Demonstrations have been held in Sheffield and across the UK in support of 15 human rights activists who were convicted last week on terror offences after preventing a deportation plane from leaving Stansted airport. The Sheffield protests were held outside the Home Office building at Millsands and also marked International Migrants Day which is observed on 18 December by the United Nations. The Stansted 15 activists locked themselves around a Boeing 767 chartered to return undocumented migrants to Nigeria, Ghana and Sierra Leone and held a banner proclaiming “mass deportations kill”. Sheffield Live! reporter Azz Mohammed spoke to Michael Collins of the Right To Remain campaign.
Dozens staged a protest on Monday outside the Home Office South Yorkshire immigration centre at Vulcan House over the deportation of Zimbabwean asylum seekers. Protestors claim that representatives of the Zimbabwean government were invited to be involved in questioning asylum seekers in the UK as part of a plan to return 2500 failed asylum seekers to Zimbabwe. A Home Office spokesperson said: “Routine re-documentation interviews take place regularly at Home Office sites across the UK”. Baillor Jalloh reports for Sheffield Live!
Civil servants mounted a protest outside Home Office buildings in Sheffield over a pay claim in support of security guards. The Public and Commercial Services Union are balloting members over possible strike action. Azz Mohammed reports for Sheffield Live!
An Iraqi student in Sheffield has spoken of the distress he faced whilst he was detained by the Home Office at Morton Hall detention centre. Ahmed Sedeeq, an atheist who came to the UK in 2011, told Sheffield Live! “detention is not a picnic” and living an uncertain life is distressing. Ahmed was detained and threatened with deportation by UK border officers on 18 December 2017 but released a week later after more than 11,000 signed a petition asking the Home Office and The University of Sheffield to let him continue his studies.
More than 11,000 people signed a petition calling on the Home Office and the University of Sheffield to allow a PhD student to continue his studies. Ahmed Sedeeq was detained and threatened with deportation by UK border officers on 18 December 2017 but has since been released by the Home Office. Sanaz Raji, of Unis Resist Border Control, accused The University of Sheffield of “colluding with the Home Office” and doing little to support Ahmed following his detention. A University of Sheffield spokesperson told Sheffield Live! “Our student support staff have been in regular contact with both Ahmed and his solicitor since we were made aware of the case some weeks ago, including liaising with his legal advisers over the Christmas period. We have now received confirmation in regards to Ahmed’s immigration status which has enabled us to restore his university registration and continue to support him in resuming his studies at the University”. Baillor Jalloh reports for Sheffield Live!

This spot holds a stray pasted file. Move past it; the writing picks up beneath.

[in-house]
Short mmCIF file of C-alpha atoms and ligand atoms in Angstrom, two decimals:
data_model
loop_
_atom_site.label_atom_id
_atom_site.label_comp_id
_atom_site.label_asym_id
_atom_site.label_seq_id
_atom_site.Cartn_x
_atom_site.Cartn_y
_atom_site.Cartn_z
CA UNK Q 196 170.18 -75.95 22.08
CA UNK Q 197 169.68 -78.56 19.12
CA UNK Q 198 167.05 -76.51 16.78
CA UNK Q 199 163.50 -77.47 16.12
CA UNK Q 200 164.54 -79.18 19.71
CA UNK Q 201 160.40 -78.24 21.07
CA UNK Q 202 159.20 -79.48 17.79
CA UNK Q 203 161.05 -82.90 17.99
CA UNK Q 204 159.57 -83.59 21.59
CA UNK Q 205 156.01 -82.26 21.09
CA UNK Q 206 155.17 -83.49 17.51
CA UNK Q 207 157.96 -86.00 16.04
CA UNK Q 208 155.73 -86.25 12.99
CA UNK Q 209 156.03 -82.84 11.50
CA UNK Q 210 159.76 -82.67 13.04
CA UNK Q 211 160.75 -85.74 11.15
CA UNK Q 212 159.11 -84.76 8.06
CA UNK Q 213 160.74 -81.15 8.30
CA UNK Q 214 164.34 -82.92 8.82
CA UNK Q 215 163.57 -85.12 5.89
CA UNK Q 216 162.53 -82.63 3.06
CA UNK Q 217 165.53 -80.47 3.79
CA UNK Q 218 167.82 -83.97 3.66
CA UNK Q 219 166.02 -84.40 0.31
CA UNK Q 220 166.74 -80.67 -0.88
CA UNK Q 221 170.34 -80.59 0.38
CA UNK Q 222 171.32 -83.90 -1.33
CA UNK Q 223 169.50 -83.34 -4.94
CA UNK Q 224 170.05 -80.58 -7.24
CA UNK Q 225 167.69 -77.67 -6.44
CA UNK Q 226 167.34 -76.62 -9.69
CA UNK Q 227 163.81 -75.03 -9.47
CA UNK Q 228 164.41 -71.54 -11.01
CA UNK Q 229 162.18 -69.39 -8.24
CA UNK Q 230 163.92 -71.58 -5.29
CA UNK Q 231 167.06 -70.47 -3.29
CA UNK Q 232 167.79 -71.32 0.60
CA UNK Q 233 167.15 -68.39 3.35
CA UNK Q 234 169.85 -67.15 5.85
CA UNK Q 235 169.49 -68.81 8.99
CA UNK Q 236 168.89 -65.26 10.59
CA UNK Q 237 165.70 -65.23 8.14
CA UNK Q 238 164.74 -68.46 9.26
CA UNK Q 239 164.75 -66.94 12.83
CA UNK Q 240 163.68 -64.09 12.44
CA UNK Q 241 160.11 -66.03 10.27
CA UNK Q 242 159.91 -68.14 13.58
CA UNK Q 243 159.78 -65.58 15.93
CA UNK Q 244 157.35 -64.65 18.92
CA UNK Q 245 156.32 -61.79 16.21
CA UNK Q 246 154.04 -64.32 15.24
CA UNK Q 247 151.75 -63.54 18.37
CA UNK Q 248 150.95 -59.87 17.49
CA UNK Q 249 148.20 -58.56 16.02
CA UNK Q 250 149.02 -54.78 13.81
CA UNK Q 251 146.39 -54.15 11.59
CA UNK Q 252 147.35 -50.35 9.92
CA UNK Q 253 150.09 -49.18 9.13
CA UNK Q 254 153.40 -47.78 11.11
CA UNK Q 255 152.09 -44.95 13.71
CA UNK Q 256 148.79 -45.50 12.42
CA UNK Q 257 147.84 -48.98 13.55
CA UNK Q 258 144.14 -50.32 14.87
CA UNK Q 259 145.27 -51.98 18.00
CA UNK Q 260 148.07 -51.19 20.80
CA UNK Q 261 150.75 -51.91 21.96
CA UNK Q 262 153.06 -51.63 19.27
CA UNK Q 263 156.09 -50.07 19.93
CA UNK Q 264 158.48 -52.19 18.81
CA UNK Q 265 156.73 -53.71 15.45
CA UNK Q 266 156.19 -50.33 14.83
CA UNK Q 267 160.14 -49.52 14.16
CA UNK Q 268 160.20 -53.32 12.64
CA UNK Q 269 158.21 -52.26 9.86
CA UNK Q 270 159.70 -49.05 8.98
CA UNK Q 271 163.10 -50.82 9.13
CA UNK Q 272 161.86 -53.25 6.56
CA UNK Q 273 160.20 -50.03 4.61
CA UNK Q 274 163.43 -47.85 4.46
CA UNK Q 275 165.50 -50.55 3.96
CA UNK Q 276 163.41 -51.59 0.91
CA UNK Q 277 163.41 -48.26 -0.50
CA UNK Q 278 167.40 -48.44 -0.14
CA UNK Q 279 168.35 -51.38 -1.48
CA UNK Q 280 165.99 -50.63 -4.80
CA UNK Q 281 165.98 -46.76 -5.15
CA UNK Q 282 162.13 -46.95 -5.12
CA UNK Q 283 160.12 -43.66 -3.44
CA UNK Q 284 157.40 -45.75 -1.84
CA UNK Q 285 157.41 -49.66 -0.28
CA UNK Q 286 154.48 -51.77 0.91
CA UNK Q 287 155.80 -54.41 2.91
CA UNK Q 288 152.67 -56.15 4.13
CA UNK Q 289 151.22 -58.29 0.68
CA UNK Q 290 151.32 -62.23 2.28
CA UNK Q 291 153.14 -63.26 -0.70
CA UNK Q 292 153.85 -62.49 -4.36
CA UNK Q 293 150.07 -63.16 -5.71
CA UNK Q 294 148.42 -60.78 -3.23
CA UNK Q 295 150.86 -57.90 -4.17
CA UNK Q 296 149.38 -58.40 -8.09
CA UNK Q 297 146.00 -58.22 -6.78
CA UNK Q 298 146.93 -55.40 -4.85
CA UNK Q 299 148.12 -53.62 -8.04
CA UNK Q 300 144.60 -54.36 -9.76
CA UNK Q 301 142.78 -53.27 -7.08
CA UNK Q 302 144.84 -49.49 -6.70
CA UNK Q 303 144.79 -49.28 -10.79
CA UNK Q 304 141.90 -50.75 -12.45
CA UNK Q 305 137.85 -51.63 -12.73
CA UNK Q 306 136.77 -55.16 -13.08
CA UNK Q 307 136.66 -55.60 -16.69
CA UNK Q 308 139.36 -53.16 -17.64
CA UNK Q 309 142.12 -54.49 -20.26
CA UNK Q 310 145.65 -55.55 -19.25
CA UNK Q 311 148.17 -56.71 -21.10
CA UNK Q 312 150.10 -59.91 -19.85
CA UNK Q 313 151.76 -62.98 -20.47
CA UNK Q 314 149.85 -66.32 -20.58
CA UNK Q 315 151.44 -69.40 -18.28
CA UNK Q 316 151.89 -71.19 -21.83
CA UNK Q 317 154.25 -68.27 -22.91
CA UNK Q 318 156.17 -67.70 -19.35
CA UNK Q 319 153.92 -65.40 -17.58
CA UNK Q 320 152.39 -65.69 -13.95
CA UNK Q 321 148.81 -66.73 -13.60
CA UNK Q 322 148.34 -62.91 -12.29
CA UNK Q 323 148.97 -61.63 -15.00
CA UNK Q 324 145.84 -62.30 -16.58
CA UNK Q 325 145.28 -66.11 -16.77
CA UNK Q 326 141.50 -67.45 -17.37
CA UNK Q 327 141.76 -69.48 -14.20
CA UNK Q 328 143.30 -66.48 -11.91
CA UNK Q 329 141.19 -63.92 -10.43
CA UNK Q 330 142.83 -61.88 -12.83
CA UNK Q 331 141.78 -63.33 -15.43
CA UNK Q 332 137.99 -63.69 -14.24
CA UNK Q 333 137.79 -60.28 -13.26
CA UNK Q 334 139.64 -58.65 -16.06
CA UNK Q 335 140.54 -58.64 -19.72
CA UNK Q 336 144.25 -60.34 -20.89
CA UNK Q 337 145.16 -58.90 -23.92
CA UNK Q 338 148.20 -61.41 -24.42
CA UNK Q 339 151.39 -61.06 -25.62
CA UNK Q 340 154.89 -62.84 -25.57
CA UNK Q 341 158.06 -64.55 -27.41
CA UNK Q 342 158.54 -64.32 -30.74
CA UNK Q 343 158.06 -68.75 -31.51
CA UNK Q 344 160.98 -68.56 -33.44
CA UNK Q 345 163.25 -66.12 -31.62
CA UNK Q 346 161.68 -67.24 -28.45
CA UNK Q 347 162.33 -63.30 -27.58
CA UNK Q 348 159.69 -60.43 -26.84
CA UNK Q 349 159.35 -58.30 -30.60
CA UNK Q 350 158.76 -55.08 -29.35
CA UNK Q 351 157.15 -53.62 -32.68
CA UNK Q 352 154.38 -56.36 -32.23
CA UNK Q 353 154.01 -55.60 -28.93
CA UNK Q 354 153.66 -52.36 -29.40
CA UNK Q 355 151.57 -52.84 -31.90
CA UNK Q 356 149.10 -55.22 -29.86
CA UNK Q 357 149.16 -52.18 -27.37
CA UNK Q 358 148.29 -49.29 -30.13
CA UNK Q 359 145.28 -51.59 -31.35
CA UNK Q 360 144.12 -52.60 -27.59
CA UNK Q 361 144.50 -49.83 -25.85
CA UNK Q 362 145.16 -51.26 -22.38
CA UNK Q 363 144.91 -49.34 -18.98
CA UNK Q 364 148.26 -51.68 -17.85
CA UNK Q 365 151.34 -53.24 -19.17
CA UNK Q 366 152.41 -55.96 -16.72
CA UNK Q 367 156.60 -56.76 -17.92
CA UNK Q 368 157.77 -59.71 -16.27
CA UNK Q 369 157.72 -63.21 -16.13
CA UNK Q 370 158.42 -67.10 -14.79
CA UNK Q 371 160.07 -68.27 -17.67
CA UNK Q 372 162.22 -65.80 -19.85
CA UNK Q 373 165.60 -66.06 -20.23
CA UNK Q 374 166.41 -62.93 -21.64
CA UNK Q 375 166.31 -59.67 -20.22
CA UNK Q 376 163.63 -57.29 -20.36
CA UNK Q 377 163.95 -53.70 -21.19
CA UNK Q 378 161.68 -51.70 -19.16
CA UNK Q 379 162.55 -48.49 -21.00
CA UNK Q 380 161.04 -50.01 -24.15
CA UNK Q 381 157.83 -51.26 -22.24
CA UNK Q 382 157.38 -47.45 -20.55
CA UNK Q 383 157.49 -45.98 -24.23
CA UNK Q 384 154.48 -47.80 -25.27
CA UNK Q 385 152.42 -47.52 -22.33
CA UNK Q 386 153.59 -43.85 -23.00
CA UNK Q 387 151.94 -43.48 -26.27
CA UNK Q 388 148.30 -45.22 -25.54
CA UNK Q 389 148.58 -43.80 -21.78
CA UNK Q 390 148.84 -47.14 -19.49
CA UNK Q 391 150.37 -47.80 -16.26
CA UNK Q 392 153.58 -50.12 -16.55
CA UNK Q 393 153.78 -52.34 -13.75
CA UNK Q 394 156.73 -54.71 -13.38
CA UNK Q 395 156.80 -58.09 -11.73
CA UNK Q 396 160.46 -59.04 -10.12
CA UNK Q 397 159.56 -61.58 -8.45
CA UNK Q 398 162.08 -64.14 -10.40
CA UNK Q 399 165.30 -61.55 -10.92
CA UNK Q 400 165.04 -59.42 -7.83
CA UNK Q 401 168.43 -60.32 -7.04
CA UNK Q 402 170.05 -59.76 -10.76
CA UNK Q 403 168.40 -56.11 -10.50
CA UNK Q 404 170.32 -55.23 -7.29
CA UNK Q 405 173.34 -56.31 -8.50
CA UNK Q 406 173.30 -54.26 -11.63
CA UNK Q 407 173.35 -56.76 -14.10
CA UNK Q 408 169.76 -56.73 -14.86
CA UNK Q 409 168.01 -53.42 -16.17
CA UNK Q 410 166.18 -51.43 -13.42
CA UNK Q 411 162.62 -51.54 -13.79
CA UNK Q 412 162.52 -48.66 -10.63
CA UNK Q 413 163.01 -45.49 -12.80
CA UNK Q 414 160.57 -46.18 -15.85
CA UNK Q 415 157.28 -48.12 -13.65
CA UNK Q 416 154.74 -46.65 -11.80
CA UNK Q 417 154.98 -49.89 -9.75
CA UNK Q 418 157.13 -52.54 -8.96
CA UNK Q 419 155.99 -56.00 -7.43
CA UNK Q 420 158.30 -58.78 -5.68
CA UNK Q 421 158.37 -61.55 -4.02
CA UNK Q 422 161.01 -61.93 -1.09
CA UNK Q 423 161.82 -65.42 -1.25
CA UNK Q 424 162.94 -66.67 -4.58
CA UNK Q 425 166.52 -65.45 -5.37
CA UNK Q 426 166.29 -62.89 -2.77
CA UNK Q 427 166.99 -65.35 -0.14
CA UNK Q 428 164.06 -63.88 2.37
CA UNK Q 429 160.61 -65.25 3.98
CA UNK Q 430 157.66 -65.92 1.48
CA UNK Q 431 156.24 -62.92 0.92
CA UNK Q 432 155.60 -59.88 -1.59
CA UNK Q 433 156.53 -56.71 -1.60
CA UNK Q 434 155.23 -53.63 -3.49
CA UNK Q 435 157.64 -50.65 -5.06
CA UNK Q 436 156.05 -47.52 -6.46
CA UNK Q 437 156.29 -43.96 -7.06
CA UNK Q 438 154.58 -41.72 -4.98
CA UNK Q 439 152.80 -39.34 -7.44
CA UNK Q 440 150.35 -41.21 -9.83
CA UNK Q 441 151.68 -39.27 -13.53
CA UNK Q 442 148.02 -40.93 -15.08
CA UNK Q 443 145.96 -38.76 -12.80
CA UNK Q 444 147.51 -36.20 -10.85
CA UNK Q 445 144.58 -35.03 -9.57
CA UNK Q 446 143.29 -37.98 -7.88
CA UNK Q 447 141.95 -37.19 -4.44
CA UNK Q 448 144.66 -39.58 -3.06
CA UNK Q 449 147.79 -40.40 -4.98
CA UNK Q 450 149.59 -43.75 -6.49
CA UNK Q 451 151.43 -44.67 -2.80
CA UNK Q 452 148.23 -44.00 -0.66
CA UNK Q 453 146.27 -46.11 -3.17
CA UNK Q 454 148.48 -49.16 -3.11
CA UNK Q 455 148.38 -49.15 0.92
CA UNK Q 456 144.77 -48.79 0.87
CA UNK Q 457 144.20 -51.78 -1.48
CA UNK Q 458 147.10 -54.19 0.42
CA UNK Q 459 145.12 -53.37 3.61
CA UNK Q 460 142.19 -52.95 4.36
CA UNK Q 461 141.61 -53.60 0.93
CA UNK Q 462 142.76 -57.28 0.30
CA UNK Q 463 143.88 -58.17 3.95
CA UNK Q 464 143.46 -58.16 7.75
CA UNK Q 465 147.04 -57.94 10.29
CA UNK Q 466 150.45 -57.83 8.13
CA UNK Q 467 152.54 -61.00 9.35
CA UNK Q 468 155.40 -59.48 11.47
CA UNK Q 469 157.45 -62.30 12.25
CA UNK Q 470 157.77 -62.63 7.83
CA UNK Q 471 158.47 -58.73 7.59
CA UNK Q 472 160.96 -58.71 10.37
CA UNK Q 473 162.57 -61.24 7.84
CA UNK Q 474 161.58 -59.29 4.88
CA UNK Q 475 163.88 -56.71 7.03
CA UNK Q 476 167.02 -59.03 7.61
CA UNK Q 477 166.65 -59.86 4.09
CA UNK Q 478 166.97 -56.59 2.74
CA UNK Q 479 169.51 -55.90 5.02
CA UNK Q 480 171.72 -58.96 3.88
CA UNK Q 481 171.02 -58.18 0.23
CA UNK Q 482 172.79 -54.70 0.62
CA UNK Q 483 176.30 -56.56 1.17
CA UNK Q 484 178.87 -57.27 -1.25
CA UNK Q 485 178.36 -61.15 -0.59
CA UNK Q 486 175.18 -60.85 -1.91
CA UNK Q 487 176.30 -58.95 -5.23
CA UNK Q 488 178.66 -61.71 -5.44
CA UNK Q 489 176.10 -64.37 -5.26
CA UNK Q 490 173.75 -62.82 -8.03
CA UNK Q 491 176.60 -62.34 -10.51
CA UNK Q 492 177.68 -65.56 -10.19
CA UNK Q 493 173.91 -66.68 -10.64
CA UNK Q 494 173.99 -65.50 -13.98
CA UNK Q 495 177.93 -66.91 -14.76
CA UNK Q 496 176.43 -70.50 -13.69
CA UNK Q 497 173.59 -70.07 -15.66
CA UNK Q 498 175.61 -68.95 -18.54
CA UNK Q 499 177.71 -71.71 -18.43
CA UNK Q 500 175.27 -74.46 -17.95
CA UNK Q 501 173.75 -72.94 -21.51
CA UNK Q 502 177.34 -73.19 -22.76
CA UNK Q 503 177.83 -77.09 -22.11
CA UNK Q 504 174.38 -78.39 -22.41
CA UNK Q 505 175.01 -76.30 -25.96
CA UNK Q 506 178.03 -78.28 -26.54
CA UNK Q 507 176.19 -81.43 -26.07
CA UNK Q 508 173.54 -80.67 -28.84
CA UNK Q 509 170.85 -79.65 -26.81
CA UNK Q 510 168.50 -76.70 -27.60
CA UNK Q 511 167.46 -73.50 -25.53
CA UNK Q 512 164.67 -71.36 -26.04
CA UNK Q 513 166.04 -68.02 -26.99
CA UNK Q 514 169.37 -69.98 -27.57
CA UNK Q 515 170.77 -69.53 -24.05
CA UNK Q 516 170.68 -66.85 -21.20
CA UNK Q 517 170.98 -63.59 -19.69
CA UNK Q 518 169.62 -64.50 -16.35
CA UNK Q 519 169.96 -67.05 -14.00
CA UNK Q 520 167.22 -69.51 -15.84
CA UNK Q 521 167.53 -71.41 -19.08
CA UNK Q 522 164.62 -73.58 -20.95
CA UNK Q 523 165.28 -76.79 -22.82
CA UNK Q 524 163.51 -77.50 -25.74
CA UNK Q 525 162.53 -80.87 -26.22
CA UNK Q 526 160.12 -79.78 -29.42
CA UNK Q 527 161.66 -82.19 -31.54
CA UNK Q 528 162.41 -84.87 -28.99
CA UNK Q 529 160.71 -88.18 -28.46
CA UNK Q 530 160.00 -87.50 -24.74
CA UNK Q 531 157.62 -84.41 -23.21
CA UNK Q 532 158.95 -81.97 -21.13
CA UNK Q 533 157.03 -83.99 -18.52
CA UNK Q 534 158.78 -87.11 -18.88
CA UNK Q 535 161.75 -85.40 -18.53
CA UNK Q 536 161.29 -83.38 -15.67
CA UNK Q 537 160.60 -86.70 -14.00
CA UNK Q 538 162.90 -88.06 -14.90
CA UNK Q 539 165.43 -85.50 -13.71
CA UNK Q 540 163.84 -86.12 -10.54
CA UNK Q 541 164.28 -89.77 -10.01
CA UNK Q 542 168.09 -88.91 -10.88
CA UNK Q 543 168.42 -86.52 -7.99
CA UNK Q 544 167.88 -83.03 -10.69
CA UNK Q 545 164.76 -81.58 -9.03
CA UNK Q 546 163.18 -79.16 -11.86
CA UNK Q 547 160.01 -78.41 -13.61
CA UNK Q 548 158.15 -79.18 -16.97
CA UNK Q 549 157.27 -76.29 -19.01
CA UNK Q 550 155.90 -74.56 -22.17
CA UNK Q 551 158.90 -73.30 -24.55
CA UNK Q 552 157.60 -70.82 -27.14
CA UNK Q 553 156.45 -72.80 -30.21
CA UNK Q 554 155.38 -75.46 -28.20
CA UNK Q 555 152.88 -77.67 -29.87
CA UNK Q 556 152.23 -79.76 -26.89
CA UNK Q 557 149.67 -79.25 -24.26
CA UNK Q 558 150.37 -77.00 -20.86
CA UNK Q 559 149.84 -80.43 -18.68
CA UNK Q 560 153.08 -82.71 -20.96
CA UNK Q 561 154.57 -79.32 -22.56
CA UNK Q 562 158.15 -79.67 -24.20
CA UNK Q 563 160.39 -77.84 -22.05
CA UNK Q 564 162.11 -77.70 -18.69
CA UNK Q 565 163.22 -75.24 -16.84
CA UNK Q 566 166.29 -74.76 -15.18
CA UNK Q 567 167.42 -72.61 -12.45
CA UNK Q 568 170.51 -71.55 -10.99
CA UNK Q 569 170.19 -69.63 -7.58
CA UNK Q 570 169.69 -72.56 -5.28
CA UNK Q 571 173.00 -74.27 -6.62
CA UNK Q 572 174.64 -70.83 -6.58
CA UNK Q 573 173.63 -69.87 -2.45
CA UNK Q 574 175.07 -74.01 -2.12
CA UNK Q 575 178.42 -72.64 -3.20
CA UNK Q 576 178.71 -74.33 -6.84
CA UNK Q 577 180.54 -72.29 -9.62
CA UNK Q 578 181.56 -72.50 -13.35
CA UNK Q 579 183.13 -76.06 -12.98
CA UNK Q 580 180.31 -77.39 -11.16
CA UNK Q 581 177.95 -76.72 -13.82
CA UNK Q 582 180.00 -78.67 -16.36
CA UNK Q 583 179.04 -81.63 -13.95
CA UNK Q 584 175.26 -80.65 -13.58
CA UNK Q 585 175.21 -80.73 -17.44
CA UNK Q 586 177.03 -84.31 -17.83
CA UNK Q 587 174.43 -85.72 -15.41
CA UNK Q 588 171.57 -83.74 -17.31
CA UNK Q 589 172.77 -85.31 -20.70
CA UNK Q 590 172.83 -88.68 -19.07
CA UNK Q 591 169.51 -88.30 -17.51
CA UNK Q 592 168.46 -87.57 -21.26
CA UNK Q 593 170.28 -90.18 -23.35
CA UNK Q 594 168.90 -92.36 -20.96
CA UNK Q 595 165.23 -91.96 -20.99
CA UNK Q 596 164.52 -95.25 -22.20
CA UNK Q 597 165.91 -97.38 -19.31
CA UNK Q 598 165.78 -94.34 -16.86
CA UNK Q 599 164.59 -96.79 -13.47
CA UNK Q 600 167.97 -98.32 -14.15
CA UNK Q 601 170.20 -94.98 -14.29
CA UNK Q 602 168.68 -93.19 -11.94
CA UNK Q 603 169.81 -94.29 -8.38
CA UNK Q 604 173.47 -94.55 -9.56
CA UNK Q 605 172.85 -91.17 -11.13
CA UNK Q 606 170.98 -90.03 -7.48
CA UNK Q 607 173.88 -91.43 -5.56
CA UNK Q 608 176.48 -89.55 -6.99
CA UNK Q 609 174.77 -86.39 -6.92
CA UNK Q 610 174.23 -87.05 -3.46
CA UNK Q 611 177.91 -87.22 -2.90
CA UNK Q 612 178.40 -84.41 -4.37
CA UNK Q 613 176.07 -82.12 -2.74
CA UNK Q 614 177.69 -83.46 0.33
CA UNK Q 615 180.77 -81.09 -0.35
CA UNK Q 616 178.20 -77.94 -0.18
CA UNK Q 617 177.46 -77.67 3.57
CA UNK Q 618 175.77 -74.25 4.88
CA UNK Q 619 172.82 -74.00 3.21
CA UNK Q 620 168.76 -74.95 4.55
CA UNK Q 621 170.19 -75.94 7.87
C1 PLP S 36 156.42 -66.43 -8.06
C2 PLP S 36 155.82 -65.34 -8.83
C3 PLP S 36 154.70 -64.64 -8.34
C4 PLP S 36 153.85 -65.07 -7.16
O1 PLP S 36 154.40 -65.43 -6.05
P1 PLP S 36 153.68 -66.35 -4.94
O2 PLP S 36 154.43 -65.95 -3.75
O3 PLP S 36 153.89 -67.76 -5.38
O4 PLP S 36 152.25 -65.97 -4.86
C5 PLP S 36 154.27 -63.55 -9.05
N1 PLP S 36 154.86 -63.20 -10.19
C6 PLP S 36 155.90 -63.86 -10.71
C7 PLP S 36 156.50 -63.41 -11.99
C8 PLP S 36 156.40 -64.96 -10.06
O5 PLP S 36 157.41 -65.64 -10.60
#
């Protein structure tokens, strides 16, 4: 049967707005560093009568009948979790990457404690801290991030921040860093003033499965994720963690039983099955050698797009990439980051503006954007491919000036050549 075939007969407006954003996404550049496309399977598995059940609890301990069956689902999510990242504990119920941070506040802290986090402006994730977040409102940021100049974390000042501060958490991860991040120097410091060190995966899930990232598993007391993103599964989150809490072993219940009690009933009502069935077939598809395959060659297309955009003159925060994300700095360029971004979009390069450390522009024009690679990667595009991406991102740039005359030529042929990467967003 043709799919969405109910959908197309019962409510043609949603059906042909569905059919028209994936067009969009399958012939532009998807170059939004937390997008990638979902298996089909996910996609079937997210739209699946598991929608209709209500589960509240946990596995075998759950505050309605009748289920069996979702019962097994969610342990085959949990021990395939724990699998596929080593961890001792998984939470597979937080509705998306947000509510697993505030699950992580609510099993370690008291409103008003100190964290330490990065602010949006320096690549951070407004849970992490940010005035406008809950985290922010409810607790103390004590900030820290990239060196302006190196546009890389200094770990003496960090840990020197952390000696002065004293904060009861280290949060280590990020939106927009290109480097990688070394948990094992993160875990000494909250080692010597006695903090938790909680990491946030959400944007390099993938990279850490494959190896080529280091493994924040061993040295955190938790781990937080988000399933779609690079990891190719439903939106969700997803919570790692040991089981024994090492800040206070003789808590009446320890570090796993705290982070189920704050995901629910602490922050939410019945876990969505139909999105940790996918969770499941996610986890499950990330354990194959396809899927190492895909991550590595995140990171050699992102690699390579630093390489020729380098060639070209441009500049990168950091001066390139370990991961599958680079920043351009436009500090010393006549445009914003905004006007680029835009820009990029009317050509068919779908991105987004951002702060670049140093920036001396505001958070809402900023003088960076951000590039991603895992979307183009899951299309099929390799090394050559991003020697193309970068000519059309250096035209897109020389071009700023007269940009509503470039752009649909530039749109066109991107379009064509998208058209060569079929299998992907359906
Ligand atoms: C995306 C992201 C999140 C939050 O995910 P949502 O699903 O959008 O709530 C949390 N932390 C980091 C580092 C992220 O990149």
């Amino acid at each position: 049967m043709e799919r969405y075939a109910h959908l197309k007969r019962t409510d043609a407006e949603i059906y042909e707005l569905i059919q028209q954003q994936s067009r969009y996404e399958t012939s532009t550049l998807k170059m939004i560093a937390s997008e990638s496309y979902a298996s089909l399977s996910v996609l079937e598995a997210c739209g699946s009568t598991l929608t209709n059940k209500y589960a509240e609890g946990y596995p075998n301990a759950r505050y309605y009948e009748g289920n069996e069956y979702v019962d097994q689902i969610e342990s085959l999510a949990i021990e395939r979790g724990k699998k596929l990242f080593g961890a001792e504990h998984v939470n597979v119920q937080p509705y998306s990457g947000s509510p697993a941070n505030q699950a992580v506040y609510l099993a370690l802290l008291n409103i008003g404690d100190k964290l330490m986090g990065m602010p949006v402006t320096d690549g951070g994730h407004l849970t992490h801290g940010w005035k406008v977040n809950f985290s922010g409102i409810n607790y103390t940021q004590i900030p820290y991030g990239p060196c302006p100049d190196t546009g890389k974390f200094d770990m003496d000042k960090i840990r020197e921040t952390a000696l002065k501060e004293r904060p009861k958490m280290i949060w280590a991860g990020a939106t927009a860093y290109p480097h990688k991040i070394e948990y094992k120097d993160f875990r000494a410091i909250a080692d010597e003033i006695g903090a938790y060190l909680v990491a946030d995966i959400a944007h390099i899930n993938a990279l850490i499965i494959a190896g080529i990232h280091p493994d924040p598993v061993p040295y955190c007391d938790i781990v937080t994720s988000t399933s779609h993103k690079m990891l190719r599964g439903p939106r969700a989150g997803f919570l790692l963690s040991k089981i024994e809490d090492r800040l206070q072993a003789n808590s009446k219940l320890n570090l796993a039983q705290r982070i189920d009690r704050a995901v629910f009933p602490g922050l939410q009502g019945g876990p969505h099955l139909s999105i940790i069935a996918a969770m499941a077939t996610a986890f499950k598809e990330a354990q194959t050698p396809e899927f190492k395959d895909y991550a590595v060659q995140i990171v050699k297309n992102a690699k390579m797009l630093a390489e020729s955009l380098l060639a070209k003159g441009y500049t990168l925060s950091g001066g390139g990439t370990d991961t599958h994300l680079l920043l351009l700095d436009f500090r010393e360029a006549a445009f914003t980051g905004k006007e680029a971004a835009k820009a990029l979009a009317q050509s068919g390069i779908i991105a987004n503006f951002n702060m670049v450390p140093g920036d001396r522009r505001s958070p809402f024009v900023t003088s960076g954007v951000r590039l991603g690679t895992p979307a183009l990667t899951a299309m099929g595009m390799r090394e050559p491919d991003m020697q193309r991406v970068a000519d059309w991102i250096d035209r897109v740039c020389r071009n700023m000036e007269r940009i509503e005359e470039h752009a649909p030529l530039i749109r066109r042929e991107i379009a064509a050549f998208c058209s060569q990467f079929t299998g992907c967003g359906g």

Attempts to ban repeated marches by far right groups in Rotherham have been rejected by the Home Office. South Yorkshire’s Police and Crime Commissioner Dr Alan Billings sought a change in the law to ban marches on grounds of frequency, cost and community impact. Since 2012 sixteen protests have been held, the majority organized by far right groups such as the English Defence League and Britain First, with a combined policing cost of £4m. The Home Office said it had no current plans to change the law. The EDL are planning to march in Rotherham this weekend. Sheffield Live! reporter Simon Thake spoke to Dr Alan Billings.
Twelve months on from submitting a legal dossier to the Home Office, the Orgreave Truth and Justice Campaign have renewed their call for a full enquiry into the Battle of Orgreave. The campaign responded in December 2015 to a Home Office request for evidence concerning allegations of police brutality and wrongdoing against picketing miners at the Orgreave coking plant on 18 June 1984. The legal dossier included information relating to complaints of police fabrication of evidence, wrongful arrest, malicious prosecution and perjury. One year on members of the campaign made their way to London to protest current Home Secretary Amber Rudd’s decision not to hold a public inquiry into the events or Orgreave. The Home Office has said that it will additional files on the 1984 miners’ strike in early 2017, including information relating to Orgreave. Simon Thake reports for SheffieldLive!